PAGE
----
STA is now Ten Years Old

Andrew Talks To Kissing Just For Practise About Jetplane Landing

"This project is one that's meant to make people happy"

‘Once Like A Spark’ has been out for a while now, will there be many changes on the next album?
Yeah probably. I think it will probably be a little bit heavier and I think it will be more dancy, in that there will be more break beats and it might be a bit more like a hip-hop record than a Jetplane Landing record.
 
What are your main influences?
Bands like Helmet and Rage Against the Machine and Fugazi. And then singer-songwriters like Elvis Costello or Bruce Springsteen. People who write lots and lots of really good words and people who are very honest in their song writing, I like that a lot.
 
Do you write the lyrics first or the music?
Sometimes first, lyrics, like "I Opt Out" which was a single off Once Like A Spark. I wrote all those lyrics on holiday. Sometimes things like "Calculate The Risk", which is on ‘Once Like A Spark, they were just made up in the studio and I went through lots of tapes that we recorded in the rehearsal room and picked out the best words and mixed them all together. So they can be done in lots of different ways.
 
Do you prefer playing gigs or festivals?
They’re two very, very different things. Festivals are brilliant because you play to so many people and it’s much more like a party. But what’s been very satisfying on this tour is that lots and lots of people are coming to the gigs and really, really getting into them. In a way, as we go round the country, it’s like a mini-festival each time we play, because it’s such a good a good community spirit that follows around with the band.

What would your ideal festival line-up be?
Oh, that’s a good one. Well, I never got to see Nirvana, so they would have to headline. I would probably throw The Pixies on, but not as they are now, just as they were whenever they started off. I would have Les Savy Fav, Fugazi. Opening up I would have Minus The Bear and I would get Helmet and NWA to do a song after Nirvana had played.

Does it bother you that you don’t get as much recognition as some other bands?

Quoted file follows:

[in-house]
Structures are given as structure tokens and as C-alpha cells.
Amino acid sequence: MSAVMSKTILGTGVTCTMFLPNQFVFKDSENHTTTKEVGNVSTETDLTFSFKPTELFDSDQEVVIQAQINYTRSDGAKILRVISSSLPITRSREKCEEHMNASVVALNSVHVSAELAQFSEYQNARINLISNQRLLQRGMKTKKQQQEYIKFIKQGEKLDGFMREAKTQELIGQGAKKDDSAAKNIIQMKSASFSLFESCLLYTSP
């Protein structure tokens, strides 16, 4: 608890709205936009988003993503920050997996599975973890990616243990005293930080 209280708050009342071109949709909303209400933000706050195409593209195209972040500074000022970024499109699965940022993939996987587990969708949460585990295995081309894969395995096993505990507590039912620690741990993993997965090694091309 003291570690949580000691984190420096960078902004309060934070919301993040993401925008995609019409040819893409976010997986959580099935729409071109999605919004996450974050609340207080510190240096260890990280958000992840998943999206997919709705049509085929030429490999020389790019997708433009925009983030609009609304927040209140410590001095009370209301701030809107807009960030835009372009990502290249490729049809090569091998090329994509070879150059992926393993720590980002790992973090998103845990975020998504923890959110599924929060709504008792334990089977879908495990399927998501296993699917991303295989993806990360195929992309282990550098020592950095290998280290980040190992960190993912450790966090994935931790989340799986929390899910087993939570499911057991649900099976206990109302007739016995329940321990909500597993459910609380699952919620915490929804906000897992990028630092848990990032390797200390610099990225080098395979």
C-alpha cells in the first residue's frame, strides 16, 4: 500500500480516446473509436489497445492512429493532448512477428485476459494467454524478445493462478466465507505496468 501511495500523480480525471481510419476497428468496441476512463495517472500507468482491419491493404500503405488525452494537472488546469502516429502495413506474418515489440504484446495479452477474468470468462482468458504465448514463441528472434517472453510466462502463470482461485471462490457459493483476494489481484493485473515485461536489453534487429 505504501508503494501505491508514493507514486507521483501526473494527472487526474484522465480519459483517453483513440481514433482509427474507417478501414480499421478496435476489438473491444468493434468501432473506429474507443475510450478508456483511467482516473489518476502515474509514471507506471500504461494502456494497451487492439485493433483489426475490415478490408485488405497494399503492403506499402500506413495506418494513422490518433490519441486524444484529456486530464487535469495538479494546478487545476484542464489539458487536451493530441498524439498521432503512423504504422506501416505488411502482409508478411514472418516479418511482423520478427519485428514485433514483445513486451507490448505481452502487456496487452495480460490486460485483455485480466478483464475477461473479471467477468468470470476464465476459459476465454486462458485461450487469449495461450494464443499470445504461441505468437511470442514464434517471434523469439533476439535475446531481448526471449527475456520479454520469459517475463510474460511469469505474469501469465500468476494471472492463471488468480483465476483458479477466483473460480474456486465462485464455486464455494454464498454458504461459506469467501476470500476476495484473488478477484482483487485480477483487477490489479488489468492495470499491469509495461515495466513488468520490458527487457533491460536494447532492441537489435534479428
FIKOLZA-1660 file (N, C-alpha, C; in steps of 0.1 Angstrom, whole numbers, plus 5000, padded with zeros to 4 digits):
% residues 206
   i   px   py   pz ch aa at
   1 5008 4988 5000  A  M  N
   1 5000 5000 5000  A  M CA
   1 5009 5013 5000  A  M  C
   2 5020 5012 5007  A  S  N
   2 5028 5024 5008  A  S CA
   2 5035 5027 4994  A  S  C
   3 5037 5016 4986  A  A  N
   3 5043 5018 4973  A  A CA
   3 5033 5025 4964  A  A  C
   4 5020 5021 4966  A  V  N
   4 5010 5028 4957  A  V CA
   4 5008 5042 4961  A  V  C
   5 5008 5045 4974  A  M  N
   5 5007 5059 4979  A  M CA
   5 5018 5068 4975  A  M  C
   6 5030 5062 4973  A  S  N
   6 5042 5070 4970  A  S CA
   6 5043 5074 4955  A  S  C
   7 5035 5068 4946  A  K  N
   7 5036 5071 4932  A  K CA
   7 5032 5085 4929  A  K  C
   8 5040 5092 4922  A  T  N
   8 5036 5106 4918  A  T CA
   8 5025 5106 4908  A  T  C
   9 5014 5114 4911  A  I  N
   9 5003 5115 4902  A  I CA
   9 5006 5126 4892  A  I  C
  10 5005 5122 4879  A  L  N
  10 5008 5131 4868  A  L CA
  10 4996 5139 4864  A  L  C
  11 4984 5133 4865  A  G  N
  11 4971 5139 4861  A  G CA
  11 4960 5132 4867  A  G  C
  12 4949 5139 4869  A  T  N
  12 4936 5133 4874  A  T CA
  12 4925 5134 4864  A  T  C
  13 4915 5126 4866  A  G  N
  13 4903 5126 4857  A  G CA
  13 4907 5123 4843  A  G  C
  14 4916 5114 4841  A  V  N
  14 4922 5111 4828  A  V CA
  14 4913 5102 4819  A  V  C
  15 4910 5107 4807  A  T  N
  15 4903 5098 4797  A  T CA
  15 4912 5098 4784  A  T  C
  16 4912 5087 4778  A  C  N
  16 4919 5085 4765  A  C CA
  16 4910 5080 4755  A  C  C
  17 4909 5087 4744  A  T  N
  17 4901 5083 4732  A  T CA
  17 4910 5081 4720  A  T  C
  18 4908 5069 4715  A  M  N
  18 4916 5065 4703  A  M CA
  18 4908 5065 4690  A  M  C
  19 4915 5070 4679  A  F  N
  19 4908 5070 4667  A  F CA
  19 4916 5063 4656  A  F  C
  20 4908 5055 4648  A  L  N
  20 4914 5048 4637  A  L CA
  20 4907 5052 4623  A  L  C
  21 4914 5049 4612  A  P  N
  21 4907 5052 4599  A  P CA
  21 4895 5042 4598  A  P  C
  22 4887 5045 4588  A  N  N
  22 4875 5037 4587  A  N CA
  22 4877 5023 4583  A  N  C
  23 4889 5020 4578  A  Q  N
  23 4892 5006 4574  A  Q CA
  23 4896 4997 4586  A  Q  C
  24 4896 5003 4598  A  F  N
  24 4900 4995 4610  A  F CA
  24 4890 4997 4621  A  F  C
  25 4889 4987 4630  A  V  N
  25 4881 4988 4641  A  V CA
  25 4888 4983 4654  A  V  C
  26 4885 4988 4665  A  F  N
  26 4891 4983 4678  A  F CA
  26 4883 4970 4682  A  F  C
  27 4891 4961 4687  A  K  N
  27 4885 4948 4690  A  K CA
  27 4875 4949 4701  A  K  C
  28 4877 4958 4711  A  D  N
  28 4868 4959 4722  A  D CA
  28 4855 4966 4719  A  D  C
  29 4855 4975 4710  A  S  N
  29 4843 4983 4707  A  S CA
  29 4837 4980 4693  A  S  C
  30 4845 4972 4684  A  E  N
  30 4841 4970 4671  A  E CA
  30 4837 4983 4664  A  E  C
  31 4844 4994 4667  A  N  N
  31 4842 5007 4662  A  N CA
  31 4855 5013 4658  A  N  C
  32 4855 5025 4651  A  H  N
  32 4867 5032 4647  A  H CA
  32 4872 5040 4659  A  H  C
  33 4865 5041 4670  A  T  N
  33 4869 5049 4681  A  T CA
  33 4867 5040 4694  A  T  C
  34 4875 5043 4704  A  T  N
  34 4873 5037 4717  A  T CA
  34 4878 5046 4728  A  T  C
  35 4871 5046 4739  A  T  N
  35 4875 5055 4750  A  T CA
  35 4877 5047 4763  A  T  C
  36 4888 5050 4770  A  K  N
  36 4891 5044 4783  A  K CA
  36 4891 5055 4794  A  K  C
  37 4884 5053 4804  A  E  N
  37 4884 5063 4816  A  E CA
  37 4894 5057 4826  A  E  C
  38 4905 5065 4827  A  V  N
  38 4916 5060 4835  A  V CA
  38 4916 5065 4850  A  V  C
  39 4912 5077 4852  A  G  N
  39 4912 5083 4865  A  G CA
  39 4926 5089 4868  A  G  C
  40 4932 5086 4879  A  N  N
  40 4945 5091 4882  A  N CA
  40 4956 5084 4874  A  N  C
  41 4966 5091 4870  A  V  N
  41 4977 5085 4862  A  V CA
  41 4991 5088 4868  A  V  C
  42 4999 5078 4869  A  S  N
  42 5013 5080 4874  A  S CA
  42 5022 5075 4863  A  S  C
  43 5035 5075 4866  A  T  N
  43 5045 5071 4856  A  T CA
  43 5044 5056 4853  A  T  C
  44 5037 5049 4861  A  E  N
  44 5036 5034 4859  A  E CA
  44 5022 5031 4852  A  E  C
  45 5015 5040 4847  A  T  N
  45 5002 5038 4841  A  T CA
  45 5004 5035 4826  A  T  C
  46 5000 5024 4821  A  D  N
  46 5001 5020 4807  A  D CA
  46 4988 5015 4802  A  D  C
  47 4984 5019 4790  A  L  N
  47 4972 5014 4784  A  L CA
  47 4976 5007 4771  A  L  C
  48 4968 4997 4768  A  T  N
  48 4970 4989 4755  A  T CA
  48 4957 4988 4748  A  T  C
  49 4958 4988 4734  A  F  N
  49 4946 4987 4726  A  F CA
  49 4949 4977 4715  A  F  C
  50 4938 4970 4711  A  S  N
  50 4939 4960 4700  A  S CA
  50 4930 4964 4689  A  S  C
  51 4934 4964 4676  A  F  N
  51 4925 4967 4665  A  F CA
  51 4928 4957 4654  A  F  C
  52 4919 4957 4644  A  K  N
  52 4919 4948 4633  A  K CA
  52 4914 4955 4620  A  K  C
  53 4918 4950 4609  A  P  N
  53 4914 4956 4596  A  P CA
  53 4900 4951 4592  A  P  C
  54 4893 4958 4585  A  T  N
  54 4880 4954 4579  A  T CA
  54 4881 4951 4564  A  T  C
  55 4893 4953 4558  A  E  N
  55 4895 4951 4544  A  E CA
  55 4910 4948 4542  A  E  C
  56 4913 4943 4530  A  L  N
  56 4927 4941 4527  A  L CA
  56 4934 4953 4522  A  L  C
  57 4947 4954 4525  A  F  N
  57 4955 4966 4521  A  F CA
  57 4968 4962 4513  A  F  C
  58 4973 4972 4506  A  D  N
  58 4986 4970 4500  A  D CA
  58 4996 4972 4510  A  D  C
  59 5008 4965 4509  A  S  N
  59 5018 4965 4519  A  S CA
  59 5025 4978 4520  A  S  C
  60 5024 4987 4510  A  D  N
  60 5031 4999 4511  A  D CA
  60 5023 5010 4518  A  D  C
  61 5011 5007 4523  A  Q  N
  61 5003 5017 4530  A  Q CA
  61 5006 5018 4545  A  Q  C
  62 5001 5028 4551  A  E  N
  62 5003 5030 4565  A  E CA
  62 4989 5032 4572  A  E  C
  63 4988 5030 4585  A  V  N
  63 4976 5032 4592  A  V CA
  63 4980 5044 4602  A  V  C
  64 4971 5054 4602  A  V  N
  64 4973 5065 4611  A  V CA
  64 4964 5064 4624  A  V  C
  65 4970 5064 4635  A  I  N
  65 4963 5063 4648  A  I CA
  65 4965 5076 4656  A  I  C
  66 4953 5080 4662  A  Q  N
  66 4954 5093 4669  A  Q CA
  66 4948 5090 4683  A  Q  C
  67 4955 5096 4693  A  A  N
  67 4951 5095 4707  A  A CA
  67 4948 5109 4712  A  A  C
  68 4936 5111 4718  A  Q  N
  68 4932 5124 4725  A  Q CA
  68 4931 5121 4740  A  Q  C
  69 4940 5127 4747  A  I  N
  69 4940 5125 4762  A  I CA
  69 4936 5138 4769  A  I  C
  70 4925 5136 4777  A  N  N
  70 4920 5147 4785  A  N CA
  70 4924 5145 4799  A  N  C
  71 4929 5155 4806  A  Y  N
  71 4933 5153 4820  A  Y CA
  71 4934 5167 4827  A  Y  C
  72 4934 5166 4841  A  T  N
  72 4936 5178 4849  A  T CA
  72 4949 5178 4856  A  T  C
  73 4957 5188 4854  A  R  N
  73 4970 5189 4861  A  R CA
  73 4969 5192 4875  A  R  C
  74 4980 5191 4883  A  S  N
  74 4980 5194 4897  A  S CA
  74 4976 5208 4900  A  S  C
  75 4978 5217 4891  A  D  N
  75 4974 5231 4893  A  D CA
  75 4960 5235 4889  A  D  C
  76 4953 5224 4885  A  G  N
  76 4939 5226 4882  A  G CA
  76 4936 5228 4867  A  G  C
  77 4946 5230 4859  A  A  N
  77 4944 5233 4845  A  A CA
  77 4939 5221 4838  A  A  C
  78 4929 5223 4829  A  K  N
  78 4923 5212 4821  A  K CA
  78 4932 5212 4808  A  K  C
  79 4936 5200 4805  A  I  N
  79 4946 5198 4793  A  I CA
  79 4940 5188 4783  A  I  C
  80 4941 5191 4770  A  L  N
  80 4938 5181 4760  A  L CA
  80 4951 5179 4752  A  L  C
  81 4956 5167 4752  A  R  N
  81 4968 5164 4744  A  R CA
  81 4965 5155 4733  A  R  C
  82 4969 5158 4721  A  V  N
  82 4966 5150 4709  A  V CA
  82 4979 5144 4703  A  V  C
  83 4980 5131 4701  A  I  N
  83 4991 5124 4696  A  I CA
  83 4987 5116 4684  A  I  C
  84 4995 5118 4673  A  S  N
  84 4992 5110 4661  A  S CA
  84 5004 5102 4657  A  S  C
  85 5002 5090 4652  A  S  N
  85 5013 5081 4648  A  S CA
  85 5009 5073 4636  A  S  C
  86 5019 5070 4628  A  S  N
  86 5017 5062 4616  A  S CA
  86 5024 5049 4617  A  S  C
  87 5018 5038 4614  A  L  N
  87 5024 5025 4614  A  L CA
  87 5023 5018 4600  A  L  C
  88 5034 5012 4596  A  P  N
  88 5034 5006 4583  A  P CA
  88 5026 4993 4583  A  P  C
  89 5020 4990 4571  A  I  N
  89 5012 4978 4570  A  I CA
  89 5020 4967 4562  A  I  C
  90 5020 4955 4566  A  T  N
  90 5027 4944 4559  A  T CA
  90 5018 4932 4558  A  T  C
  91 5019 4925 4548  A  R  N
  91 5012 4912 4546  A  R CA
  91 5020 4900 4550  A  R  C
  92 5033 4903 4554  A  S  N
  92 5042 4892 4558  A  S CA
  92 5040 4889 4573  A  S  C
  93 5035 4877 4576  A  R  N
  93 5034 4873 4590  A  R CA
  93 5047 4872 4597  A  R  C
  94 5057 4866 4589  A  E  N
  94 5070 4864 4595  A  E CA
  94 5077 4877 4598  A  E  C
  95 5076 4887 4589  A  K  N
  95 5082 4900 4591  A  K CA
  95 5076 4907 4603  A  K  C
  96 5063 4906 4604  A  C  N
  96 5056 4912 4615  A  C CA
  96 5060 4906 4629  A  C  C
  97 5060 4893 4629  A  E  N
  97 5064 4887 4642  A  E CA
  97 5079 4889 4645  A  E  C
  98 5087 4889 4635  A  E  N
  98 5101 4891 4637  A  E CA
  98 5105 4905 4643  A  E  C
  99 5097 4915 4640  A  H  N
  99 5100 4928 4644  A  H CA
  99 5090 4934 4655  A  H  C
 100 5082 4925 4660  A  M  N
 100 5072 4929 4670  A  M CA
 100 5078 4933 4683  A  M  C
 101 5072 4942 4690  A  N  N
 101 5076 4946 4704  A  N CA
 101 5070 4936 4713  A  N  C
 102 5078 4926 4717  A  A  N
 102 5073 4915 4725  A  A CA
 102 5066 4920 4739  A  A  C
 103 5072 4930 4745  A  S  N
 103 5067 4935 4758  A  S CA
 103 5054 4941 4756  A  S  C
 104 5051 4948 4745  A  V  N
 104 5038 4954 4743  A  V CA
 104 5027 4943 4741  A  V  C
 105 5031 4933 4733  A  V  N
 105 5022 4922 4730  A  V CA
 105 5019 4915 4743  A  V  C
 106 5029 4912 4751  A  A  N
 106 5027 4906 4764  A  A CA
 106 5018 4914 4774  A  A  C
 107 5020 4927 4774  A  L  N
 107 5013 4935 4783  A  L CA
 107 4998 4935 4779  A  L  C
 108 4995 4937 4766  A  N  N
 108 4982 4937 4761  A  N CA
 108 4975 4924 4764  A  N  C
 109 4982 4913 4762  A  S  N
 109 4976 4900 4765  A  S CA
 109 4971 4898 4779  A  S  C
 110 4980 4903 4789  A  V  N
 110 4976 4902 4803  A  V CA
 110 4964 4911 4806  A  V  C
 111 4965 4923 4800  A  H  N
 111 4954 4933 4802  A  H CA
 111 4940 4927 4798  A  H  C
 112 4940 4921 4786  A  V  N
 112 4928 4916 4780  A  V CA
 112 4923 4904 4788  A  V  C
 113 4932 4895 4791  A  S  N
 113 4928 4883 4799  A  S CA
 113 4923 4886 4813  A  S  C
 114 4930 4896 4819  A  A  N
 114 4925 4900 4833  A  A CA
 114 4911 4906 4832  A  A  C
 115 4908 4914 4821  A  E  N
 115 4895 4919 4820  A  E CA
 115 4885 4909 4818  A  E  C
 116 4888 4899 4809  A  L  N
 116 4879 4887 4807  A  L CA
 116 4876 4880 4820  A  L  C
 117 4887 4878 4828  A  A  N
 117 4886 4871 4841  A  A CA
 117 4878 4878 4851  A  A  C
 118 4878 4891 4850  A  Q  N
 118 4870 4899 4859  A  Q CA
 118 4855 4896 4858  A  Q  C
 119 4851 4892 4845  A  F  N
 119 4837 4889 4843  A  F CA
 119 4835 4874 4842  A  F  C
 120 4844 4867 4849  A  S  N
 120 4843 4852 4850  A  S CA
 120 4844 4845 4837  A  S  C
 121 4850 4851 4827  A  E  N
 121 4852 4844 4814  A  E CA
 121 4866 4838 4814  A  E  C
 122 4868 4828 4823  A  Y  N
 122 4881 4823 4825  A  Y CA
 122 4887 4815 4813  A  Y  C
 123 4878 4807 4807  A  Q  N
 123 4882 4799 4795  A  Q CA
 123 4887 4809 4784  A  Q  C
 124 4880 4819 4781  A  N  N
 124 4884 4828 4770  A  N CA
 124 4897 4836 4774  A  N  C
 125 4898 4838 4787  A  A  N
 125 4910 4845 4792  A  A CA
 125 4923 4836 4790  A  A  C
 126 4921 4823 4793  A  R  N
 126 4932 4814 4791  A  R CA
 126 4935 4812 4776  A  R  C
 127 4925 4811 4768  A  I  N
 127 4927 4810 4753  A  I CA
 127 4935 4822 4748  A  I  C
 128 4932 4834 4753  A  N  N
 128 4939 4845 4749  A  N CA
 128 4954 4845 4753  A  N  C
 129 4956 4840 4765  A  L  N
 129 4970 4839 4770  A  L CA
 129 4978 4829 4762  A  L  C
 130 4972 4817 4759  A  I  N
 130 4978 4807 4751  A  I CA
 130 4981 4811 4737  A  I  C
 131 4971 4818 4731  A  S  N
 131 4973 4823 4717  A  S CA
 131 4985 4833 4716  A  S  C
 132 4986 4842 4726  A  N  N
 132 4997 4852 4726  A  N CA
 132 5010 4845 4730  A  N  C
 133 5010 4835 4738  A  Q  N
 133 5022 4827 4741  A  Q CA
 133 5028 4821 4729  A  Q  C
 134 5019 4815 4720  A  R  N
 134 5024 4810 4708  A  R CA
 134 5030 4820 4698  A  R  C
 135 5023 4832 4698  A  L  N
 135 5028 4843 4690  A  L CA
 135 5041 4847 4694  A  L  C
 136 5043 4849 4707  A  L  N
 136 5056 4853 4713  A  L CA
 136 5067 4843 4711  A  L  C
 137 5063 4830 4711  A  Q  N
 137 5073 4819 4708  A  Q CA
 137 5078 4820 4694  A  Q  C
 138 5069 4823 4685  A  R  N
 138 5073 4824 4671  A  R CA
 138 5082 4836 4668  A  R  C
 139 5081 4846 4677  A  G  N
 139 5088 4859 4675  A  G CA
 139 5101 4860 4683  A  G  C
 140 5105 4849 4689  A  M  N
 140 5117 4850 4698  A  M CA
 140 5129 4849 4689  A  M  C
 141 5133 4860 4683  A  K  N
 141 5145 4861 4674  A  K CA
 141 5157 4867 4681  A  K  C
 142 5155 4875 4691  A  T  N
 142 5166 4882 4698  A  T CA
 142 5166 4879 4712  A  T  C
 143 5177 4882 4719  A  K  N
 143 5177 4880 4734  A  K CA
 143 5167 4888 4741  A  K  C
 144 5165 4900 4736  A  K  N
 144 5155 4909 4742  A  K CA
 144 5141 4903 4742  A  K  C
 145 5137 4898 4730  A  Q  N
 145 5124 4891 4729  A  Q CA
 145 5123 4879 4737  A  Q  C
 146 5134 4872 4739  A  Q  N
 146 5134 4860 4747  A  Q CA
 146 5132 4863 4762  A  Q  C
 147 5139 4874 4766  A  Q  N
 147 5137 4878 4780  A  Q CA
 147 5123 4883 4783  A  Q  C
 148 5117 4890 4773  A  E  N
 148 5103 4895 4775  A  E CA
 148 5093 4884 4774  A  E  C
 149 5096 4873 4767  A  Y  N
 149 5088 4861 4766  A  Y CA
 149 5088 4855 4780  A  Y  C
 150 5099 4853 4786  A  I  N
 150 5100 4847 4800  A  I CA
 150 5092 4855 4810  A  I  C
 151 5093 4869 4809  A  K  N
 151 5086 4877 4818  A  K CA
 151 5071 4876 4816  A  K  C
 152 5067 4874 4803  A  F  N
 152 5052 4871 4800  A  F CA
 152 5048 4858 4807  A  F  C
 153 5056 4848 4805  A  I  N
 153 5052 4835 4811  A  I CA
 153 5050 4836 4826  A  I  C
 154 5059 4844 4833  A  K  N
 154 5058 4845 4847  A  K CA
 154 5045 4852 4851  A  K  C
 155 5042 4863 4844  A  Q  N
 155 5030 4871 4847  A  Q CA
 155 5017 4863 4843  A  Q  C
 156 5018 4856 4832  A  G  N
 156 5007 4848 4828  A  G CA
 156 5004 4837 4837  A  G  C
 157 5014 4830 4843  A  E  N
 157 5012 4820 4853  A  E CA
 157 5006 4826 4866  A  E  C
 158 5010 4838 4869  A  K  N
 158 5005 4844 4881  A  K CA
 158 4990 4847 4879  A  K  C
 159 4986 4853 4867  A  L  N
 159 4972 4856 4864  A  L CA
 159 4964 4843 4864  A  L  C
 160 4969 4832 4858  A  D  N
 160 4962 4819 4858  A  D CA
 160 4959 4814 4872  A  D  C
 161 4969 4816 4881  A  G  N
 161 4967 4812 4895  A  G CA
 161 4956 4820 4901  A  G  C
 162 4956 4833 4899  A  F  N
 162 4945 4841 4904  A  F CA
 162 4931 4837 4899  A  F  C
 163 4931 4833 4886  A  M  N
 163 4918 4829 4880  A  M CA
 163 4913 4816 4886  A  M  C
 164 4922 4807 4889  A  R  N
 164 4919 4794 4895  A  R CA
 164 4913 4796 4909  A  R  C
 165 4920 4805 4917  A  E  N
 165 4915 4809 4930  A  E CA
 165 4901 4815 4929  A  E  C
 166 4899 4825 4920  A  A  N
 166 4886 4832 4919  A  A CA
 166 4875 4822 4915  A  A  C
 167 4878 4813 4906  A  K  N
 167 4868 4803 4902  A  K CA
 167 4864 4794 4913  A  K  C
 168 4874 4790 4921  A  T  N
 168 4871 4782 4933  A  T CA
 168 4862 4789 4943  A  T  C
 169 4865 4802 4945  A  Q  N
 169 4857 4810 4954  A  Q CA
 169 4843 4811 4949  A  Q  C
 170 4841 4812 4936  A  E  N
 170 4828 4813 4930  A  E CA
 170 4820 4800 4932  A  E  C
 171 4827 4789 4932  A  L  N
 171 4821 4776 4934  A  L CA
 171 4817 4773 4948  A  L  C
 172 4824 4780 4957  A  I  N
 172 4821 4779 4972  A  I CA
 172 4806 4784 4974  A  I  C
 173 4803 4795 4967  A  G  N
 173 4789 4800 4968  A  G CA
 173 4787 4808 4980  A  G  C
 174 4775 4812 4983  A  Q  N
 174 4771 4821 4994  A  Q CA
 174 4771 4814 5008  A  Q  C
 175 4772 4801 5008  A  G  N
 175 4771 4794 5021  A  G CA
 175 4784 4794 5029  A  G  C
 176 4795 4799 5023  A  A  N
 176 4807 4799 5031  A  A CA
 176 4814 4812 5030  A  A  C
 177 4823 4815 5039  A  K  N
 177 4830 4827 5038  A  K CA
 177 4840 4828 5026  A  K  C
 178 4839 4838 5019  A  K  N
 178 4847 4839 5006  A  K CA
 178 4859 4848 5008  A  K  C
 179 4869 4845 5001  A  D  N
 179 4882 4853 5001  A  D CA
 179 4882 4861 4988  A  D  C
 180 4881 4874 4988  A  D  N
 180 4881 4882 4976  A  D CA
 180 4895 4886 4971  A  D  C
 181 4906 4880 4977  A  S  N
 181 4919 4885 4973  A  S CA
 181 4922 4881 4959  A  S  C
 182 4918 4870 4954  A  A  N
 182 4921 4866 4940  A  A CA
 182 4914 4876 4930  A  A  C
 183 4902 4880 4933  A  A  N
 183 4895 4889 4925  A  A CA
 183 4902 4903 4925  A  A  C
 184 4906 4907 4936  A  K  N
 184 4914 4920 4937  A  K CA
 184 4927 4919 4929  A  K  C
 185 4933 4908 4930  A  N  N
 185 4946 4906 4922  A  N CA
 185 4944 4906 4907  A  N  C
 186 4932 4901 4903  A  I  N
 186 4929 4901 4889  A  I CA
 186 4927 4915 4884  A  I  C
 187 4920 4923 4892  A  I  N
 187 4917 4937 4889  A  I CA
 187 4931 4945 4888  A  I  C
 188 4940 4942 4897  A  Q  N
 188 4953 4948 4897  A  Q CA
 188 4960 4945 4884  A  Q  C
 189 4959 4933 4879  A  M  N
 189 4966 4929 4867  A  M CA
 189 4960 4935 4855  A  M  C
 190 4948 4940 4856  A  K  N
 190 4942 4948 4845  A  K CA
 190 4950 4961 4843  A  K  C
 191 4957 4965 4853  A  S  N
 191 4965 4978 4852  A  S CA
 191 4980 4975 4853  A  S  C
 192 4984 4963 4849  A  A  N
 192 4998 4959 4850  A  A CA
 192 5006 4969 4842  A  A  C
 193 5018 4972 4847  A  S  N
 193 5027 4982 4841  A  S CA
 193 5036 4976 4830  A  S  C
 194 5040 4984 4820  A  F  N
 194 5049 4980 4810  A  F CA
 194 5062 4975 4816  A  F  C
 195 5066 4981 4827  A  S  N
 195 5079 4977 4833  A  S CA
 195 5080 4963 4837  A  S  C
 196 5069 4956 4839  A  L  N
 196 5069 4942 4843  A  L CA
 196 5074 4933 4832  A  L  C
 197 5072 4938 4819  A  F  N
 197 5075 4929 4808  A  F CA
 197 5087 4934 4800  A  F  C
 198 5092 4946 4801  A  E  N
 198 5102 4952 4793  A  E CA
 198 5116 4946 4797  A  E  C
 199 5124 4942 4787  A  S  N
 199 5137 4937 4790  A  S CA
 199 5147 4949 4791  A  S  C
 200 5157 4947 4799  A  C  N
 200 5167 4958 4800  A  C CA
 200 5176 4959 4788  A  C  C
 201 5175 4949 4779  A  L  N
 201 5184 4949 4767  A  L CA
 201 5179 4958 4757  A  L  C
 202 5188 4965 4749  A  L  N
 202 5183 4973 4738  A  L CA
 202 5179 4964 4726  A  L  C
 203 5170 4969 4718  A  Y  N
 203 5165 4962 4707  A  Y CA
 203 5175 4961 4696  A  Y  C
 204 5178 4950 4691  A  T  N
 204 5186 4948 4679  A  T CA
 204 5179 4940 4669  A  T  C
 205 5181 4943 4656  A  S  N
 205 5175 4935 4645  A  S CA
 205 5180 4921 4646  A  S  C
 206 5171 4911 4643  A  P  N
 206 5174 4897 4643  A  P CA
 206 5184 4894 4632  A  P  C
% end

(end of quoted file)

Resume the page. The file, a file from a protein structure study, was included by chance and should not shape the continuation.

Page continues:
We’ve chosen a life in this band to do things ourselves and that has penalties, in that we don’t get as much press as other people who have got larger marketing budgets, but the trade off is that we get people and people are very passionate about what we do. It does get, sometimes, frustrating when we feel that our songs are good enough to get played on say, daytime Radio 1, but we don’t have the money to push that through. But I can’t complain because we’re a very lucky band really.

What is the worst job you’ve had?
When I moved to London four years ago I didn’t really have any skills, but to live in London is quite expensive, so I had to learn how to type. Then I went and typed at an estate agents’ for six months and it was really boring. I was typing about slates and roofs, it was crap.

Is it hard work being in a band, especially with running your own label? 
Well it’s hard work sometimes, when you’re doing the label and the band at the same time, because things tend to go wrong. You miss deadlines and it can be quite stressful, but I keep talking about it’s the life that you choose and you mustn’t really grumble. You’ve got tonight, for example, 100 people have got tickets for the show and it’s really flattering. That makes it all worthwhile really.
 
What are your views on people and the media labelling bands and classing them as a certain genre or ‘scene’? 
I think sometimes whenever - you know you’re a writer - sometimes you have to describe what a band’s like to help people if they’re brand new. Personally speaking I don’t mind what genre people throw us into and I’d like to think that we hop around lots of different genres. If it helps people find our record, that’s fine. What I don’t like is whenever journalists would rather talk about what a band looks like or what they wear, rather than what sort of music they make. That’s where it becomes annoying.

Do you get much spare time and if so, what do you like to do in it?
Well I’ve got a girlfriend, so she’s my spare time. I don’t really have much time for anything other than that, because I work as well when I get off tour so I do the label and the band, and a job and I’ve got my girlfriend, Laura, and that’s pretty much it. Whenever I do have some time I like to read. I think if I had any advice for anybody who wants to write songs, that you should read, read lots and lots and lots of books, because there’s no real substitute for that and I should read more, really.
 
What’s your favourite Jetplane Landing song?
Ooh that’s a very good question. I’ve never been asked that question before. My favourite one is "Calculate The Risk" off this record, simply because it was the first thing that we ever wrote together, as a band, and I like the lyrics too. I think there are lots of different images in there that I quite like.

Where do you think you’ll be ten years from now, or where would you like to be?
I would like to be still running a record label and I’d like to still be putting out albums that people find modern and new and exciting. This project is one that’s meant to make people happy and as long as the band doesn’t split up acrimoniously and as long as we don’t get into tonnes and tonnes of debt, I’ll be quite happy when I’m 36. Ooh, you brought that up, 36.

Which came first, the chicken or the egg?
Erm, probably the egg.

- Kirsty Johnson, Kissing Just For Practise